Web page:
Wes Vernon
April 4, 2011
Obama's ultimate aim in Libya: a world military/police force?
By Wes Vernon

There is a high risk — very close to a dead certainty — that no matter what happens in Libya, the results will be bad for the United States. In the run-up to his 2012 re-election bid, why would President Obama go against such odds?

If Col. Gadhafi stays, his hand will be strengthened and he will be so hell-bent on revenge that he will cause us more headaches and he will take the victory as carte blanche to continue the mass murder rampage against his own people. That recalls the old adage that if you're going to shoot the king, you had better not miss. Declaring repeatedly from the White House that Gadhafi "must go" and then offering no strategy to accomplish that goal is a recipe for the "paper tiger" syndrome, a circumstance not lost on America's enemies.

But what if Gadhafi is ousted? In that event, our problems could quickly multiply. The coalition aiming to replace him consists of some of the world's worst thugs — our sworn enemies. In Libya (as with Egypt and other Mideast trouble-spots), the rebels are infiltrated, likely to pave the way for the empowerment of al-Qaeda, Hezbollah, Hamas, and the Muslim Brotherhood.

We are not talking here about people with whom we have polite disagreements. We are talking about vicious jihadists who want to kill Americans — any Americans.

Some of them fought against our troops in Iraq and Afghanistan. Why would a president order our brave men and women in uniform to save the hide of such thuggery? There must be some unspoken reason for that. What could it be?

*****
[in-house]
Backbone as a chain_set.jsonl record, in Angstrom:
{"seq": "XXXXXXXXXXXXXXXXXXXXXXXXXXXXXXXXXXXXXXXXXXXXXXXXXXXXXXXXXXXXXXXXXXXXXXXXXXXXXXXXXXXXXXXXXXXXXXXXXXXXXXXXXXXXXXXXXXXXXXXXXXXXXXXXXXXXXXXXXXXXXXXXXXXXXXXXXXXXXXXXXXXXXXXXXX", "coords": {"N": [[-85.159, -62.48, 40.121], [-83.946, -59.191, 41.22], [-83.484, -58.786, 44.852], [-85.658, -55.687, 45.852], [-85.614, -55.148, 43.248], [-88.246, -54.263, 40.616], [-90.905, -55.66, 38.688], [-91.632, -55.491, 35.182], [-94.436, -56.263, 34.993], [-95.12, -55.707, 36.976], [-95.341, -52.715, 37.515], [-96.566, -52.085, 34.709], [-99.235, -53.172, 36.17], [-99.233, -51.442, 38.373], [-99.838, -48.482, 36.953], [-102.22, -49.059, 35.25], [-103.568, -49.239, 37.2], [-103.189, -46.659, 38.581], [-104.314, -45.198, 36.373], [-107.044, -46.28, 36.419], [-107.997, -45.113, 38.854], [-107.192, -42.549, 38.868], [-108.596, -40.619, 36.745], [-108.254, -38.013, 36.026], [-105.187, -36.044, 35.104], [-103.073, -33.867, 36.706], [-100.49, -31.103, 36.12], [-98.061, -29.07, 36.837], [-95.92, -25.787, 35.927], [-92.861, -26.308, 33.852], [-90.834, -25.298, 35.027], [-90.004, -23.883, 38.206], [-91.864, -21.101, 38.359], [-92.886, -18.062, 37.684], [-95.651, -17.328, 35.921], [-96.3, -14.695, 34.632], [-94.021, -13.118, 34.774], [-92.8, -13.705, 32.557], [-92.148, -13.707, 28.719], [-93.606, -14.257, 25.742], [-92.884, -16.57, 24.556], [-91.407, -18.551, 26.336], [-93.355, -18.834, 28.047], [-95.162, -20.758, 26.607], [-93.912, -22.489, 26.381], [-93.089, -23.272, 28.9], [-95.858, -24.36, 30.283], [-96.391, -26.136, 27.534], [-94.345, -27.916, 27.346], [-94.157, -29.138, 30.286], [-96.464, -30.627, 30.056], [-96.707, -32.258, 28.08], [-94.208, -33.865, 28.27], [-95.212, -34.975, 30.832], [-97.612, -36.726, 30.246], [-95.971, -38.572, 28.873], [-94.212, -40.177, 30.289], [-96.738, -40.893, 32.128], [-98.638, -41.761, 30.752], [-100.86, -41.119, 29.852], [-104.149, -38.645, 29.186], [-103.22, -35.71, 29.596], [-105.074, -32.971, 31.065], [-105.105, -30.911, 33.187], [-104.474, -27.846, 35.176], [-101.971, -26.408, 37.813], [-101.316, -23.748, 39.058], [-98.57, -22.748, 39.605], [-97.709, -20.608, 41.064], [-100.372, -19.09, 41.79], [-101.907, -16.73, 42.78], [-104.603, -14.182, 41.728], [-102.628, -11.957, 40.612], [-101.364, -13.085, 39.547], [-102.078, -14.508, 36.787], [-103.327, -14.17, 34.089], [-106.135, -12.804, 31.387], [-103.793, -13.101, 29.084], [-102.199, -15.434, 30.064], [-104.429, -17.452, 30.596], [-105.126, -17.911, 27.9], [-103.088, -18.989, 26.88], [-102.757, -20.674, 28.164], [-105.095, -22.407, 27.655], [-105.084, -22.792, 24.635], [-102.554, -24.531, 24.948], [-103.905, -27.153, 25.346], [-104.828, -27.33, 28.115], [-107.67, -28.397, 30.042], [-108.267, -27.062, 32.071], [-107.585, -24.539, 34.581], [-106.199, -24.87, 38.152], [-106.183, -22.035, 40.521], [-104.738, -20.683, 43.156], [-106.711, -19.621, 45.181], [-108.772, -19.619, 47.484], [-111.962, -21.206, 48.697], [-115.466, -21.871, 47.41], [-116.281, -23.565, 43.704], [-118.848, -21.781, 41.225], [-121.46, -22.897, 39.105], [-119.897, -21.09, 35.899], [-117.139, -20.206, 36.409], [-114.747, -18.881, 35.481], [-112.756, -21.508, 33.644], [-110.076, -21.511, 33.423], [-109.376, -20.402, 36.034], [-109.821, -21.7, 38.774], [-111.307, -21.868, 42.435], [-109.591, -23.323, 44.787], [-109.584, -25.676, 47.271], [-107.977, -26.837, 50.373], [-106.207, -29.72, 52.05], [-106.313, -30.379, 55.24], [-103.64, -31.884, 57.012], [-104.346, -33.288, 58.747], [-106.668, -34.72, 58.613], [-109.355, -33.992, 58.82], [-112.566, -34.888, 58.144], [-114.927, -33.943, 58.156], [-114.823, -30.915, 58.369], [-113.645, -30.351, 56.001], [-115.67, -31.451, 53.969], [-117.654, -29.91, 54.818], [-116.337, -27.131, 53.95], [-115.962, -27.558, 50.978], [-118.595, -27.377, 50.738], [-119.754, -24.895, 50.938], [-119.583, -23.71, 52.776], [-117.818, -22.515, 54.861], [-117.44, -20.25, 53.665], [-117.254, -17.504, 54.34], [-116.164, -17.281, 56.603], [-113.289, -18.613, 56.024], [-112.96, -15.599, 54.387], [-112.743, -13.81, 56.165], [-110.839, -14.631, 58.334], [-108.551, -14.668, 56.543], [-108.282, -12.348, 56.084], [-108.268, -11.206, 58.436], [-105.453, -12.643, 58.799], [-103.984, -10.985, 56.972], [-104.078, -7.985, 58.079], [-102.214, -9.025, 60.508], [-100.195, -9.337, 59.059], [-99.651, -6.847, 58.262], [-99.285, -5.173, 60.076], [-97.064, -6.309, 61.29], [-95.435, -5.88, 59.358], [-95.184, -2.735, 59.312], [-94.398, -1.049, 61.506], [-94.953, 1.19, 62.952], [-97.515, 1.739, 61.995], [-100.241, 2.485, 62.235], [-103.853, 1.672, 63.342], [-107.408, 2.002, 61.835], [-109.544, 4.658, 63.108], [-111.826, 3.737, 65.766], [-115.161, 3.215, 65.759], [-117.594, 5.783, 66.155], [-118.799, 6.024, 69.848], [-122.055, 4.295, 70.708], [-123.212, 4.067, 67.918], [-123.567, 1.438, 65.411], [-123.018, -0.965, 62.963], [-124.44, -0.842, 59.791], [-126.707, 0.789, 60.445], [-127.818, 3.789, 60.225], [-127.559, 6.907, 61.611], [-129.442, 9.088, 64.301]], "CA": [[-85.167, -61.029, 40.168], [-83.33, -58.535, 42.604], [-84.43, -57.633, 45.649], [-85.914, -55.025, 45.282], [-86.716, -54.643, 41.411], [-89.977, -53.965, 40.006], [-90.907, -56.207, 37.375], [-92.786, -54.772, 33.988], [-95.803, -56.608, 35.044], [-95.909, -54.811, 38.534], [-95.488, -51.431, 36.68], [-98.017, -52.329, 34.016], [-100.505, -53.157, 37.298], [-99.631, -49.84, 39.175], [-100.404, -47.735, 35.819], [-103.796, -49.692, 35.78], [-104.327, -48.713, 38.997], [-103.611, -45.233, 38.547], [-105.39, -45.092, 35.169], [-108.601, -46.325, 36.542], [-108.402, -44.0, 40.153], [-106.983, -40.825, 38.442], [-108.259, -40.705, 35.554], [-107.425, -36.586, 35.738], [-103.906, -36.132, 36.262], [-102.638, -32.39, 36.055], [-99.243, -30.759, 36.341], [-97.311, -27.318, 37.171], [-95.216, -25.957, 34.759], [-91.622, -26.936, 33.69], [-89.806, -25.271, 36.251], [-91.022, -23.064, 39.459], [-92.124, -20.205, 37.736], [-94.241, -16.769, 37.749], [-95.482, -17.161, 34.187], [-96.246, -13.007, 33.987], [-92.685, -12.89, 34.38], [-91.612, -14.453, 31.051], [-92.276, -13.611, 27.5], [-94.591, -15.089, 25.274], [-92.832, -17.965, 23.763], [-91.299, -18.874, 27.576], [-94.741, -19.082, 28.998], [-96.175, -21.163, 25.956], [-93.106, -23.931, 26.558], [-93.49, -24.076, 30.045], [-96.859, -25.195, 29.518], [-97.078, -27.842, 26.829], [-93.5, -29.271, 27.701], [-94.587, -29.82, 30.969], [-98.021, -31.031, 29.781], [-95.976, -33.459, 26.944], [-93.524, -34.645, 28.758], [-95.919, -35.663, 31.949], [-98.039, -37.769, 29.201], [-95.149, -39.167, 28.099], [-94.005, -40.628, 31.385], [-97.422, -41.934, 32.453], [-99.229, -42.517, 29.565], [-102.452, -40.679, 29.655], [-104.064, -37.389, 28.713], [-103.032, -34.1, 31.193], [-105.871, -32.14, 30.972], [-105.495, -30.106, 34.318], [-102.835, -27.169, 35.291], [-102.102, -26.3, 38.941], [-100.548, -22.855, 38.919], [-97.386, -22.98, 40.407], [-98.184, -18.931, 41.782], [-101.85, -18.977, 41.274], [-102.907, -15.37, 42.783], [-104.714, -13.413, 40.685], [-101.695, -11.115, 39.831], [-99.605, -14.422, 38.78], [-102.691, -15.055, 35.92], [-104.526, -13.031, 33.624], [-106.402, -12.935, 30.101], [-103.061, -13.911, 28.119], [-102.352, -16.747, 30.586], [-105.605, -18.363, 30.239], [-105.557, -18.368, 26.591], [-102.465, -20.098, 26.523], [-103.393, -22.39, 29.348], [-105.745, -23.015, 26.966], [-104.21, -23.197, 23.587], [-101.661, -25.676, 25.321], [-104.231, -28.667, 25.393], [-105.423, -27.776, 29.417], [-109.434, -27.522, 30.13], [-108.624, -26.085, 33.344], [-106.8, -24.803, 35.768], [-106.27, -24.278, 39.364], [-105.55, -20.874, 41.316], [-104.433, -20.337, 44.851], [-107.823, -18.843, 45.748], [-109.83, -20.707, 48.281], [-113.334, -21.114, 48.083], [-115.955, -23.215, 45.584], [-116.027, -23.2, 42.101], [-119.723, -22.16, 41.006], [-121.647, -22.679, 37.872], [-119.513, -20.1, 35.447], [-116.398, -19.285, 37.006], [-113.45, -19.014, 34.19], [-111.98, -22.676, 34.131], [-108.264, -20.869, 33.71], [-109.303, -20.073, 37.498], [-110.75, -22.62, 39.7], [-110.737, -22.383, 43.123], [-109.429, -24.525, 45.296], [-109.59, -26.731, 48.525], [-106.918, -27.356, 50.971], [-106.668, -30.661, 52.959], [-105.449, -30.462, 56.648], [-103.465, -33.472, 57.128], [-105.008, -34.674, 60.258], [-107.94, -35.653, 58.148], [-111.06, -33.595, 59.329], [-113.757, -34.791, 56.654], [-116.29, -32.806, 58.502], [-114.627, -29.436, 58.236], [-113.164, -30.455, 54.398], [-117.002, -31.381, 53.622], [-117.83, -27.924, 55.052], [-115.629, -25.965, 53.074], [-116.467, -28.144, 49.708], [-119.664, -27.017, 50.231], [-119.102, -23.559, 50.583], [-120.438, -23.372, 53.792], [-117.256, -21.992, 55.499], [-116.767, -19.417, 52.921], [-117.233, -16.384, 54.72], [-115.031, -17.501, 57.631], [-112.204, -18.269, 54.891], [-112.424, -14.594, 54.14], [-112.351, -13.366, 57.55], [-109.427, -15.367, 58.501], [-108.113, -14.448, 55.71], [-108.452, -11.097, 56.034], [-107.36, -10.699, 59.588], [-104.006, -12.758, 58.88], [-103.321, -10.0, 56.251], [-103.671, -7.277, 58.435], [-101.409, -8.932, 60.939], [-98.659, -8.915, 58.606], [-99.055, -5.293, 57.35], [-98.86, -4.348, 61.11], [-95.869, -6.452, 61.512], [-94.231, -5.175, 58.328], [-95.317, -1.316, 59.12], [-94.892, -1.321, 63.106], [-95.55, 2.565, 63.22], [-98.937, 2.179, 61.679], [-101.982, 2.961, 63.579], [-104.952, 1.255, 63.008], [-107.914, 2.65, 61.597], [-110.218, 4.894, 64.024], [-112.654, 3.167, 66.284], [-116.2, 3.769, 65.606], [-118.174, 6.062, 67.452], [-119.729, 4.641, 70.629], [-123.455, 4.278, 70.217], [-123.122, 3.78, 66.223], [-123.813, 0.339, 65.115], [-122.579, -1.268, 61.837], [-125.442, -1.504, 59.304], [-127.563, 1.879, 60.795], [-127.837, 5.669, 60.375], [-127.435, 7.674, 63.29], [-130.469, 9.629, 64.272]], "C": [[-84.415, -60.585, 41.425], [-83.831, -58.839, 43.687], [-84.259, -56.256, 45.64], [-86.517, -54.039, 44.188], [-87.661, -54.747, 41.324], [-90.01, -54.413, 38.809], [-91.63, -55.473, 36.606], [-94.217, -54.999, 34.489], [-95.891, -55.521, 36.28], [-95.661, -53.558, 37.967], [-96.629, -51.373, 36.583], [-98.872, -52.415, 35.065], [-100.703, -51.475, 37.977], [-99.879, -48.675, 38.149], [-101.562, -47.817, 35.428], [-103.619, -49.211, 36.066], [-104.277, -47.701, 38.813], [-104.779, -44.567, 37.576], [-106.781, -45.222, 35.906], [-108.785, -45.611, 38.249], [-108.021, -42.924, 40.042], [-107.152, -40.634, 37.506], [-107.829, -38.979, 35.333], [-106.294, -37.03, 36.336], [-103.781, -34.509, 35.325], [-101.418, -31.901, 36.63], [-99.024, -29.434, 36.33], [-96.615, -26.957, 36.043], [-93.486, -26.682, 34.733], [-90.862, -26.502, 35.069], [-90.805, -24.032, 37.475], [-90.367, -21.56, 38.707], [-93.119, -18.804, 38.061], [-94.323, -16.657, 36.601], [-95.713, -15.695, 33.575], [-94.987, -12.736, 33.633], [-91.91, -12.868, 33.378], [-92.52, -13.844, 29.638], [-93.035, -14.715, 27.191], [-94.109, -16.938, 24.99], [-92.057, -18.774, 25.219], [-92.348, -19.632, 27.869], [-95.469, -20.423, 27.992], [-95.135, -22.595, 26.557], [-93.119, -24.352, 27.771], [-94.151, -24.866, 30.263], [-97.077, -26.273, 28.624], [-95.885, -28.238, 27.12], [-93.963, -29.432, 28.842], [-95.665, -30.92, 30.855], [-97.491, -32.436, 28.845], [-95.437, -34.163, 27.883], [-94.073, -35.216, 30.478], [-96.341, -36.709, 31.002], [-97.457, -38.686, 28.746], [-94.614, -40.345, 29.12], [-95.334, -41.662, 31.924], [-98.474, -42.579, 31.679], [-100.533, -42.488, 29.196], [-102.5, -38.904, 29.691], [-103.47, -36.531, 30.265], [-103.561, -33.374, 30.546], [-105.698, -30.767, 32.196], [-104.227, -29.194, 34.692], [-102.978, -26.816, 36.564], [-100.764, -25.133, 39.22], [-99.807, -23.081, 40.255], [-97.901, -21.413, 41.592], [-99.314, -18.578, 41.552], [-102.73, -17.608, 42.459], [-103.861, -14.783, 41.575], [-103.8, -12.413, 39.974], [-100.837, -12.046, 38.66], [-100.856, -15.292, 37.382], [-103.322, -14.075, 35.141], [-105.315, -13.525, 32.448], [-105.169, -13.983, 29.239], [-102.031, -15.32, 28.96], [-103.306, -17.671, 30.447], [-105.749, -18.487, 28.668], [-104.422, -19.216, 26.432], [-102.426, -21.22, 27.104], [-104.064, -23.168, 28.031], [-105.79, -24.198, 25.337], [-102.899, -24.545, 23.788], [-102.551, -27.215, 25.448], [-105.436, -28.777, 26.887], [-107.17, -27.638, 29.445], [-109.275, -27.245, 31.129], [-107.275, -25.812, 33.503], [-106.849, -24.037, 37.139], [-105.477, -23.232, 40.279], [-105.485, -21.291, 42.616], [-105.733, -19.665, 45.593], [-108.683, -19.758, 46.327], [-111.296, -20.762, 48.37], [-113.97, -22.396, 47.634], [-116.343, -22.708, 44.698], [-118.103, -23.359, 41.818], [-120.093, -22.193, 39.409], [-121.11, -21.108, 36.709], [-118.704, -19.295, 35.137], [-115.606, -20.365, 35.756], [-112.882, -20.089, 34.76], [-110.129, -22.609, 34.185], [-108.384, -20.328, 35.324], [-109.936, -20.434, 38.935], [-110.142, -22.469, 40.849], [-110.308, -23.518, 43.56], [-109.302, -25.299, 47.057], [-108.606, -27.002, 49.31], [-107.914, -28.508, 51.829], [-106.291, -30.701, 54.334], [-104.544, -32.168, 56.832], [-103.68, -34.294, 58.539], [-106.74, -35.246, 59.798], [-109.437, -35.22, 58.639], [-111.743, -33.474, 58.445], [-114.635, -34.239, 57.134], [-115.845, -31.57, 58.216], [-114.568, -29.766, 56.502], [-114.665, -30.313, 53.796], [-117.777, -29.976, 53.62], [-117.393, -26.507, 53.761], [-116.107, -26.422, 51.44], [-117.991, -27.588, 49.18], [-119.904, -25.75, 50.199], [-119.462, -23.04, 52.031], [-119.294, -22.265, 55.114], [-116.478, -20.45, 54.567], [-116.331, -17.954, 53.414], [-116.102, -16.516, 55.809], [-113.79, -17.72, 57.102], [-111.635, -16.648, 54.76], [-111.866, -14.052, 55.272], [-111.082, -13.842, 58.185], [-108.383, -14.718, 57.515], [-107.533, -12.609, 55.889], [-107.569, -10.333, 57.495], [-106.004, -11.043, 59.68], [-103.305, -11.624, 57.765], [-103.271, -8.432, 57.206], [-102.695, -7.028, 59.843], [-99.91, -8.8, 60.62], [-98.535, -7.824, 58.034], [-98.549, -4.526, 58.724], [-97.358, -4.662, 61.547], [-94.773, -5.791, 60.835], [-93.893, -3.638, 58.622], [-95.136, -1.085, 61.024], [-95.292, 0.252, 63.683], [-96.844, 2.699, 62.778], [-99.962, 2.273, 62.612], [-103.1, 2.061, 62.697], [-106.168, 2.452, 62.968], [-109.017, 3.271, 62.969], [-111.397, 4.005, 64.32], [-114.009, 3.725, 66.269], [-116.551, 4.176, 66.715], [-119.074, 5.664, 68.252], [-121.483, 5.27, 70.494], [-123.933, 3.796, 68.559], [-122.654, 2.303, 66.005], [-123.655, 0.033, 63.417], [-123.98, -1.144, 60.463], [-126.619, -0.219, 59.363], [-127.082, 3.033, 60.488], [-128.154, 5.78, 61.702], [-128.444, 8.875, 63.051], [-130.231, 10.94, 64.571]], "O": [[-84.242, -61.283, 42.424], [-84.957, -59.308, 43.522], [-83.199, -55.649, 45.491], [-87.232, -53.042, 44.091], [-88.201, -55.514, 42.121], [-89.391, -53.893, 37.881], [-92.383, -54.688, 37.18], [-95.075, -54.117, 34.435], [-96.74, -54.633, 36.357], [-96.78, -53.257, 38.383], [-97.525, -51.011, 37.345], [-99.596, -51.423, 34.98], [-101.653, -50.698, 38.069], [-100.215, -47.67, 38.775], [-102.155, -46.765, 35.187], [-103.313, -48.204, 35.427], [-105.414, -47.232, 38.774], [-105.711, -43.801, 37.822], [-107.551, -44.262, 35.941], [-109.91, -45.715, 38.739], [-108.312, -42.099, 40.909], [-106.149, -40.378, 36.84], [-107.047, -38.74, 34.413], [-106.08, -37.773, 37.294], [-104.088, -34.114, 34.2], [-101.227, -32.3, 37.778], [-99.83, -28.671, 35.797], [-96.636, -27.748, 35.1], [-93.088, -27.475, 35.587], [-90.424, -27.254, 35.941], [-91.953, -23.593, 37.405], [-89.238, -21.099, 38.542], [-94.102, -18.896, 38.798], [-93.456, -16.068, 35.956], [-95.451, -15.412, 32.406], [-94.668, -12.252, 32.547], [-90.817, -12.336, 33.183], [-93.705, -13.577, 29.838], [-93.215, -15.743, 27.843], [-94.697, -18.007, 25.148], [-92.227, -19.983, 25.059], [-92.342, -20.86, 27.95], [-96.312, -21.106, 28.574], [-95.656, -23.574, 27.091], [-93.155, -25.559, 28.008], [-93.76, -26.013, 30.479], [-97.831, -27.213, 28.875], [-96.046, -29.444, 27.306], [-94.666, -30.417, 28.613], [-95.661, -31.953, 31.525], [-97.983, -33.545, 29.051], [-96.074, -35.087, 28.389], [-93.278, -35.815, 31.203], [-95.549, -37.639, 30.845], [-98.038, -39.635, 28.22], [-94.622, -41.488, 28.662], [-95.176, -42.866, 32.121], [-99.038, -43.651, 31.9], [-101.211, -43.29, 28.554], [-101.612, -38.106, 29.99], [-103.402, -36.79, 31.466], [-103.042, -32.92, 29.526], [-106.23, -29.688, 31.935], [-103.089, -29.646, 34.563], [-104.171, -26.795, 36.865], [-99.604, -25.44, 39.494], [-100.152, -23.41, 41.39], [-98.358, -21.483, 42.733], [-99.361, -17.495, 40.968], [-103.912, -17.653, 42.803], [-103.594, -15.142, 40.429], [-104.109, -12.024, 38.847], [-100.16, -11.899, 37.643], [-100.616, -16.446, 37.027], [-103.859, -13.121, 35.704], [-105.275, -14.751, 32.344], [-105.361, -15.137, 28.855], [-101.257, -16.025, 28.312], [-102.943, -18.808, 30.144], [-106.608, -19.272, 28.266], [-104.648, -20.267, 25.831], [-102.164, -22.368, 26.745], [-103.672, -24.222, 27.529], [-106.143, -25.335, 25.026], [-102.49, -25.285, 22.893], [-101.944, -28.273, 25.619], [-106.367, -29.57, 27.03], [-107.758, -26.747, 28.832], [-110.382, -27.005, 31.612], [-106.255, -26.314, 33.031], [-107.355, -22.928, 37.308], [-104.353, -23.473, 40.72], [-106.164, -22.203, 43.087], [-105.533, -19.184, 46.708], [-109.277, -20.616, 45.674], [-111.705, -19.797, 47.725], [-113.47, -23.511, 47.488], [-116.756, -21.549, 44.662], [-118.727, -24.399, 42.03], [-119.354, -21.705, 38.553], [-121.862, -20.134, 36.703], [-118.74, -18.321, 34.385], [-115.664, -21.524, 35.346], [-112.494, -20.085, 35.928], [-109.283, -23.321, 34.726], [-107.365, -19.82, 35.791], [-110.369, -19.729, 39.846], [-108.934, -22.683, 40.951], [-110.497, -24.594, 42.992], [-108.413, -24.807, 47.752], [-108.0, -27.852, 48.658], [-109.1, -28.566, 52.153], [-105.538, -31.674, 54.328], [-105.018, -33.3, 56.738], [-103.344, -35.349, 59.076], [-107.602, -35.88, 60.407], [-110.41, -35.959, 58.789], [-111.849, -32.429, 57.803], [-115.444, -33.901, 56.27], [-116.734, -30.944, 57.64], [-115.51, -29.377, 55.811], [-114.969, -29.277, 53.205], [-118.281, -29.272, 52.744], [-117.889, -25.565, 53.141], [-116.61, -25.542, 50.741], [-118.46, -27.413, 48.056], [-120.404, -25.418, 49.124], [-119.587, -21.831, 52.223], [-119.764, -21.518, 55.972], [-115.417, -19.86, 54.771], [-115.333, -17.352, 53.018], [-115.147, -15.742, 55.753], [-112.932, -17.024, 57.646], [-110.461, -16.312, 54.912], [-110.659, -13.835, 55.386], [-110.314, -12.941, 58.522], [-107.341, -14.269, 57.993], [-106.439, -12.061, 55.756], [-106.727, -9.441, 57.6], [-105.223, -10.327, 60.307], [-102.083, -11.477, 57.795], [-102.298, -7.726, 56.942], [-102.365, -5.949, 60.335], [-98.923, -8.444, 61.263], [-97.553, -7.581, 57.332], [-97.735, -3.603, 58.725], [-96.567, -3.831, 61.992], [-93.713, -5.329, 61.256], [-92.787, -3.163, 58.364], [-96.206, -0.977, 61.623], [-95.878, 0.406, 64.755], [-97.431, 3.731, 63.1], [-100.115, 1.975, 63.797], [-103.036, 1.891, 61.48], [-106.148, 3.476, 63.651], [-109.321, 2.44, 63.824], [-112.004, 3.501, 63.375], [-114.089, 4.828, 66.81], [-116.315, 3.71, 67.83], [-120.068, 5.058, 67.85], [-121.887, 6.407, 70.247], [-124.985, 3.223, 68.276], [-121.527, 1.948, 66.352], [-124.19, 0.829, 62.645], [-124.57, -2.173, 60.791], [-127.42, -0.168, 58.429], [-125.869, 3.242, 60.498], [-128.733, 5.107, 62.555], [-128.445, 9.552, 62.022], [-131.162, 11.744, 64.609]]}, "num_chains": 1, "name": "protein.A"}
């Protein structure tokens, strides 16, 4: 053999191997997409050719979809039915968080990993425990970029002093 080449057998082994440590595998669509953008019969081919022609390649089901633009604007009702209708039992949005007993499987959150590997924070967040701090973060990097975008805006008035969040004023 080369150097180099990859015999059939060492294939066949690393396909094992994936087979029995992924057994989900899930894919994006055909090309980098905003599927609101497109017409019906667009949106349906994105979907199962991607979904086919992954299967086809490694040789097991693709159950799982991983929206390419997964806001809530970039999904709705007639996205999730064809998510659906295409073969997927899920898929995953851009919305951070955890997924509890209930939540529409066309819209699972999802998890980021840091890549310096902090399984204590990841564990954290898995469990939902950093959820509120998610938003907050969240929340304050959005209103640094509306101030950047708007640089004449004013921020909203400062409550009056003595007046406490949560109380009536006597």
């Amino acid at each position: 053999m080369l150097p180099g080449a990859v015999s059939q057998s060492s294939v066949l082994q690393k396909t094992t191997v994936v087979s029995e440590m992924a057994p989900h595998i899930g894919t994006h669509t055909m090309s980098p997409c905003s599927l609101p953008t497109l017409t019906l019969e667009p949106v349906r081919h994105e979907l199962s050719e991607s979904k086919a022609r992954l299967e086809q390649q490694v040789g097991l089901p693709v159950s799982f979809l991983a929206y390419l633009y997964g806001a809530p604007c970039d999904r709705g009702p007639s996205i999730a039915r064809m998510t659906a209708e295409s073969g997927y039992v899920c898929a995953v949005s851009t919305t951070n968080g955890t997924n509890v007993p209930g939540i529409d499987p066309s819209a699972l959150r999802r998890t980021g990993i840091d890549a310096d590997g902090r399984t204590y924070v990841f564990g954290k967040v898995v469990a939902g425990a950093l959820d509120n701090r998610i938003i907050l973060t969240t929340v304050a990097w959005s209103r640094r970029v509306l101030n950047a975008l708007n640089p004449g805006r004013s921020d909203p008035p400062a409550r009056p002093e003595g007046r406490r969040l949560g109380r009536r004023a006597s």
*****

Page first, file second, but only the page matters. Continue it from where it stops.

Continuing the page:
The "post-American" president?

To hear administration leaders tell, one would almost think that once the evil Col. Gadhafi is gone, that will end or minimize our problems in Libya. Sending Americans to do battle on the presumption that this is a simple good-guys vs. bad-guys battle seems incredibly na´ve. Either that or Mr. Obama knows what he is doing and does not view the advancement of Islamic jihadist groups as a bad thing. Pamela Geller, author of The Post-American Presidency, told this writer on Friday that the latter explanation is more likely.

That is plausible — but even if so, there is perhaps something else motivating this White House. There has to be another goal.

Then there are the public and Congress

The very fact that the president's statements and actions have led to confusion amongst the public at large and "Who's on first?" cartoons and jokes in the media is — in and of itself — dangerous in the message of weakness it sends to the world. Even a president who bows to foreign potentates might be concerned about that. So what is he thinking?

Deny the money?

Here is but one example of the political buzzsaw Mr. Obama faces unless and until he convinces the American people and Congress that involvement in Libya is in America's best interest:

In the House, the highly-respected veteran Congressman Roscoe Bartlett, Chairman of the Land and Sea Forces Subcommittee of House Armed Services, has introduced the Protect America from U.S. Military Expenses in Libya Act of 2011.

As the Maryland Republican explains it, "The bill requires the president to identify for Americans his priorities for how to pay for the costs for this war in Libya without increasing our $14 trillion National Debt or by raising taxes."

Charging that Mr. Obama "has involved the United States in an unconstitutional and illegal war in Libya," Bartlett said the president "didn't seek or obtain authorization by the Congress before" ordering the military action. The lawmaker also expressed concern that America's military would be spread too thin, and added, "I hope everyone agrees with me that the costs incurred by America's military in Libya should not be borne by taxpayers or degrade the capability of our armed forces, especially considering the ongoing operations by our military deployed in Afghanistan and Iraq."

Again, the president and his advisers knew these unconstitutional actions would cause an uproar on Capitol Hill. So again, why did they go ahead anyway?